Brisbane Heat 5 for 186 (de Villiers 71, Lynn 34, Zampa 3-27) beat Melbourne Stars 115 (Handscomb 27, Swepson 3-31) by 71 runs

AB de Villiers arrived with a masterful display for the Brisbane Heat to lead them to a yawning victory over the suddenly listless Melbourne Stars at the MCG. The Stars have been uncatchable at the top of the points table for a while, but they have now lost three matches in a row.

On a slow surface, the Heat were kept quiet early after shuffling their batting line-up dramatically, but de Villiers bided his time to find the best way to go on the attack, before unleashing a succession of sixes, most of them off the back foot, to rush the Heat to 186 with 88 runs from the final six overs. He had significant assistance from Marnus Labuschagne in the closing overs, as both took a heavy toll on the Stars' replacement paceman Dilbar Hussain.

There was a decided lack of intensity about the Stars in their pursuit of the total, in contrast to the Heat's high level of focus. This was personified by the excellent spells from James Pattinson and Mitchell Swepson, who ensured the Heat have destiny very much in their hands ahead of their final qualifying game against the Melbourne Renegades.

Heat go higgledy piggledy

Needing a victory to stay in touch with the BBL top five, the Heat's decision-makers Darren Lehmann and Chris Lynn unveiled a line-up that might easily have involved names in a hat or at the very least a dartboard. Ben Cutting was promoted to open with Sam Heazlett, de Villiers was handed the wicketkeeping gloves and Labuschagne shunted down to No. 6 in their latest attempt to wring a winning performance from a talented but imbalanced squad.

Heazlett got a few early boundaries away, but neither Cutting nor Lynn could find their timing as the Stars again relied heavily on spin. There was a sense of aimlessness as the Heat drifted to 3 for 98 after 14 overs, having leapt to 38 from the opening three, as de Villiers struggled once more to find the sweetness of hitting that has marked many of his best T20 innings.

De Villiers catches fire

On a sluggish MCG pitch, it took time for de Villiers to figure out that it was not particularly easy to tee-off on the front foot, and to conjure an alternative route to the boundary. He laboured to 13 from 16 balls with six overs remaining and then showed the crowd he could use his trademark wrists and fast hands to swing freely at short-of-a-length spin bowling while sitting back in the crease.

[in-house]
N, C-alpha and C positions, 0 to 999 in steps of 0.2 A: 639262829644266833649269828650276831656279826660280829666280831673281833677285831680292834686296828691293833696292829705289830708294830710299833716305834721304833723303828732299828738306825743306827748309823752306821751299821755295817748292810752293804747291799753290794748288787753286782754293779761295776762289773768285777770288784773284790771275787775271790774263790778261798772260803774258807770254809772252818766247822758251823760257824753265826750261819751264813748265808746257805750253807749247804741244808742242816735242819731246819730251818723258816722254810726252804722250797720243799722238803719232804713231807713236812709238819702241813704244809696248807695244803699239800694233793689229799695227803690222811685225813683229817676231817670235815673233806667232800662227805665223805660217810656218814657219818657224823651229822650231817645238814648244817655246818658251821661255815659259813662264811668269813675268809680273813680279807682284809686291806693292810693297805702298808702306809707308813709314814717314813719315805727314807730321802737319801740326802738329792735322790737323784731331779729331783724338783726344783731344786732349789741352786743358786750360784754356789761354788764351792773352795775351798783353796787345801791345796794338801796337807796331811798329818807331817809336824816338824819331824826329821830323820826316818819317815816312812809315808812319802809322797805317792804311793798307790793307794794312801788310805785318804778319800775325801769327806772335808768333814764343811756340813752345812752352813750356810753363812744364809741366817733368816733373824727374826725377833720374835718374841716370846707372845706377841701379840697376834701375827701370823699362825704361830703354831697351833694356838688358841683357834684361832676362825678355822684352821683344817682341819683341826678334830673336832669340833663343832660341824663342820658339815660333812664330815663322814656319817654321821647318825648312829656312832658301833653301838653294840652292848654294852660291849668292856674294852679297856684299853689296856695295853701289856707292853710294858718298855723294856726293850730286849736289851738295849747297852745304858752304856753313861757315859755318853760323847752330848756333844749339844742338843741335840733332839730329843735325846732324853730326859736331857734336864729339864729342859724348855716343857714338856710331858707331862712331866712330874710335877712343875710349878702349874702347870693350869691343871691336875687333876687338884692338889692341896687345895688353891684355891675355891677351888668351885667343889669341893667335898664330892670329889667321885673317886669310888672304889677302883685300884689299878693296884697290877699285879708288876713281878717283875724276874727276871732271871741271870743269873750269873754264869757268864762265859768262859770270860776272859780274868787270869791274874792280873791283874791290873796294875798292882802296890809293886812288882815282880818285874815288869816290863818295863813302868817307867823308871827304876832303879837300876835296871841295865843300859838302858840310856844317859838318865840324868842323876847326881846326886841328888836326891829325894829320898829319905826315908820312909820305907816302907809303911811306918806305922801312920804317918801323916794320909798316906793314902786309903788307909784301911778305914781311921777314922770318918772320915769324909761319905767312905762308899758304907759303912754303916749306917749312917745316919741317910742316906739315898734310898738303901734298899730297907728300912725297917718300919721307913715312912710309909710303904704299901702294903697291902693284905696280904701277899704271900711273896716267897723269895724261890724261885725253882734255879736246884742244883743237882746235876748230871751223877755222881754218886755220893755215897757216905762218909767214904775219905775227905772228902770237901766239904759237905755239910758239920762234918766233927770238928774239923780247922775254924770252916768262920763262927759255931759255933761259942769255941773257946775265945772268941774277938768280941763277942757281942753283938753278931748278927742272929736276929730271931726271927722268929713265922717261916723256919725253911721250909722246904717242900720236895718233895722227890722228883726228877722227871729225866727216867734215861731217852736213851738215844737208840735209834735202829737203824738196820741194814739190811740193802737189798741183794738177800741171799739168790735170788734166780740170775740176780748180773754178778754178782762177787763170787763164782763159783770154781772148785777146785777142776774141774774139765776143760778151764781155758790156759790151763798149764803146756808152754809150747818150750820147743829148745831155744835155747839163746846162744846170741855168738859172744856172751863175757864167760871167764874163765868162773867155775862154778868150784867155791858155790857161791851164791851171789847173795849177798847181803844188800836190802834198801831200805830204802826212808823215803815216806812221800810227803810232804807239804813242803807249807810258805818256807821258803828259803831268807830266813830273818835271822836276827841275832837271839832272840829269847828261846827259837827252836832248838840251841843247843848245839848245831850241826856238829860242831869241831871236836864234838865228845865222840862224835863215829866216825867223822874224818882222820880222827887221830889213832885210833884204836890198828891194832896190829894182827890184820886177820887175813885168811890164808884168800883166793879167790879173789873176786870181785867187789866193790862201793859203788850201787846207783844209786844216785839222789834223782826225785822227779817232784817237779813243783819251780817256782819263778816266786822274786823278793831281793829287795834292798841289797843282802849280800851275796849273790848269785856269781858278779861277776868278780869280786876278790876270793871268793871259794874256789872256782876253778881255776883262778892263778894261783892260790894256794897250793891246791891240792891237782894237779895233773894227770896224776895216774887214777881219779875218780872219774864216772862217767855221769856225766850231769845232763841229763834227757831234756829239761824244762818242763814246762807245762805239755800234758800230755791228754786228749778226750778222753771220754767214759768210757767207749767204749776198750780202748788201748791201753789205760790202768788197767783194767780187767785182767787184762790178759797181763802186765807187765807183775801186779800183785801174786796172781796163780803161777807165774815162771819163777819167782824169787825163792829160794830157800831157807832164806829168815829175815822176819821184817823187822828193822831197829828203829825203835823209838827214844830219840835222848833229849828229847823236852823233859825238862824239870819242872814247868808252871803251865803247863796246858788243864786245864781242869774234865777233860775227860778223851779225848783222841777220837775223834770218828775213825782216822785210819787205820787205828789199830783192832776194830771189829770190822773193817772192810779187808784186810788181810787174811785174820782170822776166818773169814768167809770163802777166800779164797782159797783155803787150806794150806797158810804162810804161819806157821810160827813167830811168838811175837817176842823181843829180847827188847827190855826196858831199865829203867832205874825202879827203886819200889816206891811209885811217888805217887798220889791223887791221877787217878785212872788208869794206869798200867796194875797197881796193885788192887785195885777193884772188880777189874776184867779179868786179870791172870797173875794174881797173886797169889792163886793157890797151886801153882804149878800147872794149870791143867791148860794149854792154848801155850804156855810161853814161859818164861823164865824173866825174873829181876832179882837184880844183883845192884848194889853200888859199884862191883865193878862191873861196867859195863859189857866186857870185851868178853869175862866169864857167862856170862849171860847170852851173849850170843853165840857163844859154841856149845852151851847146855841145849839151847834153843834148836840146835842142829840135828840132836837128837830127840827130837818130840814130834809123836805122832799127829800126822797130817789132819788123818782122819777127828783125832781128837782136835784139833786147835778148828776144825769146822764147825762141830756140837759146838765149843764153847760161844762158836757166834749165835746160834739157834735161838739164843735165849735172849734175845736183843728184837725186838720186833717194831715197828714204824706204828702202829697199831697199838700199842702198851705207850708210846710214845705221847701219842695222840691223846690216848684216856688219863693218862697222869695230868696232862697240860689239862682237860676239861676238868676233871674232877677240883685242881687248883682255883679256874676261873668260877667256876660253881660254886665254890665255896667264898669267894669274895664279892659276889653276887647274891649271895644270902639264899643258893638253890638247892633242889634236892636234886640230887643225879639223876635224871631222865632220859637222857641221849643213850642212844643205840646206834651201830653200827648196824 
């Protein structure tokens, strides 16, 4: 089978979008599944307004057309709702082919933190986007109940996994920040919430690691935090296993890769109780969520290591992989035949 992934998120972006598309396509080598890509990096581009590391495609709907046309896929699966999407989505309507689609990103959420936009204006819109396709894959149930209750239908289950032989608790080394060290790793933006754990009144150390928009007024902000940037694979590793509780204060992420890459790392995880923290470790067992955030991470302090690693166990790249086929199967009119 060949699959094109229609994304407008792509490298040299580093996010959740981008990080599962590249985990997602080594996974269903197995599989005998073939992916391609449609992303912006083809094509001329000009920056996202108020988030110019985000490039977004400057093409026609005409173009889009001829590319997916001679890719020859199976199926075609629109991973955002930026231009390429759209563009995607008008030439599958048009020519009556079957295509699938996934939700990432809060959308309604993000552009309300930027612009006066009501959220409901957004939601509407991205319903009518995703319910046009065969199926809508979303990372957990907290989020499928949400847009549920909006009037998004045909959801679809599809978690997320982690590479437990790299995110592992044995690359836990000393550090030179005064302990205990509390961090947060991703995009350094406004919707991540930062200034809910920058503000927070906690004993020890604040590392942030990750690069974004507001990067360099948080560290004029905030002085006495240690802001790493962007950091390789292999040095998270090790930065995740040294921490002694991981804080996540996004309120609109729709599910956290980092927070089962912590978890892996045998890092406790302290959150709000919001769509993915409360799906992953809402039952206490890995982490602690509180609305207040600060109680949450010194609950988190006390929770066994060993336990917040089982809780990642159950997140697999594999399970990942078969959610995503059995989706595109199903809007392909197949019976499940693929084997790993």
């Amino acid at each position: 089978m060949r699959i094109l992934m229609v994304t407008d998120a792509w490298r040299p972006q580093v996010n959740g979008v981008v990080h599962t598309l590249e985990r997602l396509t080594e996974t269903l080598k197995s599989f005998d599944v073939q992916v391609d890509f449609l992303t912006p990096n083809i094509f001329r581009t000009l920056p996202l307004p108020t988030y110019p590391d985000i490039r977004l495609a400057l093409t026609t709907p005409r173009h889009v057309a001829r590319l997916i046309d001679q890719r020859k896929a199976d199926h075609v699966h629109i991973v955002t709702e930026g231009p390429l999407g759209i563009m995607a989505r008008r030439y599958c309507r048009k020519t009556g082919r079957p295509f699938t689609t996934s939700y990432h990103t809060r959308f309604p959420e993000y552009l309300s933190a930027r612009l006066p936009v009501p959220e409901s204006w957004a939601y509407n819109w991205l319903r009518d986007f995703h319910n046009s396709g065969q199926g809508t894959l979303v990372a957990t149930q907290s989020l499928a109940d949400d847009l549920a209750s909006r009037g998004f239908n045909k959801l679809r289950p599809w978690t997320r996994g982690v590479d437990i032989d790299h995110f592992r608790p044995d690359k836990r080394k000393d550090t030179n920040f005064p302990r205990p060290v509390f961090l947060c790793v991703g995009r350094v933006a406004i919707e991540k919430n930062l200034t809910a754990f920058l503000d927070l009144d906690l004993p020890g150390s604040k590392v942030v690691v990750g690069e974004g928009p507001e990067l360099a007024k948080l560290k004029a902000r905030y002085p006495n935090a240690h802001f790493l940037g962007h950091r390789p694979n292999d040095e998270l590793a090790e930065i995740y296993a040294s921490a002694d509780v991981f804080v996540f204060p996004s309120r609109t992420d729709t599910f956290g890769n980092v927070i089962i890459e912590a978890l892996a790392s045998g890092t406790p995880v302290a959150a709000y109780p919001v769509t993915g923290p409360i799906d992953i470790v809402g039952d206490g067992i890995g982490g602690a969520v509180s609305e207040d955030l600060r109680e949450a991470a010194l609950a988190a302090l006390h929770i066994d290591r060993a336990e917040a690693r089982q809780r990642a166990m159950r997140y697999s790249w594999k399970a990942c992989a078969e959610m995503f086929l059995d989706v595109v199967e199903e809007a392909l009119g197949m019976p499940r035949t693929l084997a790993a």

What followed was the acceleration that won the Heat the match, as de Villiers ransacked six sixes and two fours to add another 58 from his final 21 balls. Two other figures had contrasting fates as a result: the beneficiary was Labuschagne, who was able to build into his innings before detonating in the final over with two sixes of his own. The fall guy was Hussain, a left-field choice as the replacement for Haris Rauf, who found his skiddy 140kph seamers landing obligingly in the slot for both de Villiers and Labuschagne.

Heat prosper through classical skills

No lesser judges than Bradman and Benaud always reckoned that the best combinations in cricket involved the use of high pace bowling opposite tantalising wristspin, and there was something of that ilk about the way the Heat were able to ensnare a decidedly sleepy-looking Stars' batting line-up. Though Matt Renshaw's opening over was expensive as he dropped short to Marcus Stoinis, Pattinson bowled with genuine speed and no little fire to coax a mistake from the opener, and then followed up by bursting through Seb Gotch.

The Stars' hopes then rested on Glenn Maxwell, but his stay was swiftly ended by the other half of the classical combo, as Swepson skidded a flatter delivery through his defence, and went on to claim two more. There was very little sense of purpose about the way the Stars undertook the remainder of their chase, with Peter Handscomb running himself out and Nick Larkin's rearguard effort having far too little in the way of support to be meaningful. The Stars are still top of the table but with plenty of thinking to do about the finals.

Daniel Brettig is an assistant editor at ESPNcricinfo. @danbrettig